The parameter problem type contains one special header, which is a pointer to the field that caused the error in the original packet, if the code is 0 that is. The following codes are available:

  • Code 0 - IP header bad (catchall error) - This is a catchall error message as discussed just above. Together with the pointer, this code is used to point to which part of the IP header contained an error.

  • Code 1 - Required options missing - If an IP option that is required is missing, this code is used to tell about it.

2.9.7. Timestamp request/reply

The timestamp type is obsolete these days, but we bring it up briefly here. Both the reply and the request has a single code (0). The request is type 13 while the reply is type 14. The timestamp packets contains 3 32-bit timestamps counting the milliseconds since midnight UT (Universal Time).

The first timestamp is the Originate timestamp, which contains the last time the sender touched the packet. The receive timestamp is the time that the echoing host first touched the packet and the transmit timestamp is the last timestamp set just previous to sending the packet.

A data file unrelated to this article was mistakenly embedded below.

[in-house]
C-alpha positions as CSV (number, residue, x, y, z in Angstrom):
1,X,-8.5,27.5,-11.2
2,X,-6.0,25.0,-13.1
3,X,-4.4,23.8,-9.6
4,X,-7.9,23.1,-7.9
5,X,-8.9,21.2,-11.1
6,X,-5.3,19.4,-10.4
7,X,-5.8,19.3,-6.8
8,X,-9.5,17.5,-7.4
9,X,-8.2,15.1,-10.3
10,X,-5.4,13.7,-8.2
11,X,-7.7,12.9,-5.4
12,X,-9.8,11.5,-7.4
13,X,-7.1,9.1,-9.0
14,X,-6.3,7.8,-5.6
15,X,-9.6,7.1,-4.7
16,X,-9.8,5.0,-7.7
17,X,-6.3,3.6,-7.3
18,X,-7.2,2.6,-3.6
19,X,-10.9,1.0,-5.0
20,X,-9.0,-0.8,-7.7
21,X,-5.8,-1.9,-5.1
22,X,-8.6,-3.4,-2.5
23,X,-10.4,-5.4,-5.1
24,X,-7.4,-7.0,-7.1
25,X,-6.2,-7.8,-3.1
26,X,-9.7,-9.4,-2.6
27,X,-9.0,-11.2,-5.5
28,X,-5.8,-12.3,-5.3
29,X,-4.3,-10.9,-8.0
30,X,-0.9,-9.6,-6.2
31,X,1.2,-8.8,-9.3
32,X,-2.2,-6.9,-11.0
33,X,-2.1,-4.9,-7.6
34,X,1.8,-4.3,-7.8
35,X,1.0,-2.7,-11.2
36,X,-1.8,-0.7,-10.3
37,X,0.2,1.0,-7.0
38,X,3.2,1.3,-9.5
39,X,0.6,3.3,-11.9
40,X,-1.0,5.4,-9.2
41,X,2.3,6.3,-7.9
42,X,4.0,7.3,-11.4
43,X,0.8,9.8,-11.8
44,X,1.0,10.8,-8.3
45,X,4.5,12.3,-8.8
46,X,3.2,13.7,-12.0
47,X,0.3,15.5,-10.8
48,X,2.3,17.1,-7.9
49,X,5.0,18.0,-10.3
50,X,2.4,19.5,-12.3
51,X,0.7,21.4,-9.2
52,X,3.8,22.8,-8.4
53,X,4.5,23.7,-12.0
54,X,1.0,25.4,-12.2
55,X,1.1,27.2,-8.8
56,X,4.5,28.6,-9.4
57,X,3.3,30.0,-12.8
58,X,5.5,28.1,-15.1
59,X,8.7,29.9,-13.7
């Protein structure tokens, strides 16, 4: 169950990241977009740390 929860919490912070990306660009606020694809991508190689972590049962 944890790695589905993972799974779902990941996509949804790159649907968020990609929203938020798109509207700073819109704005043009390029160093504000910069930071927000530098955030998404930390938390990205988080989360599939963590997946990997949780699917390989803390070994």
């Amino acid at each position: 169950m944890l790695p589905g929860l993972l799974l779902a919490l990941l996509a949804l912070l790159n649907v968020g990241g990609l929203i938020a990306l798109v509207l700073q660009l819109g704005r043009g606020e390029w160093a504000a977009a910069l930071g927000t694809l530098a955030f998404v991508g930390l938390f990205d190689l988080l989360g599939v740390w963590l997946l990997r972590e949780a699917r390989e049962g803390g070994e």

Each timestamp message also contains the same identifiers and sequence numbers as the ICMP echo packets.

2.9.8. Information request/reply

The information request and reply types are obsolete since there are protocols on top of the IP protocol that can now take care of this when necessary (DHCP, etc). The information request generates a reply from any answering host on the network that we are attached to.

The host that wishes to receive information creates a packet with the source address set to the network we are attached to (for example,, and the destination network set to 0. The reply will contain information about our numbers (netmask and ip address).

The information request is run through ICMP type 15 while the reply is sent via type 16.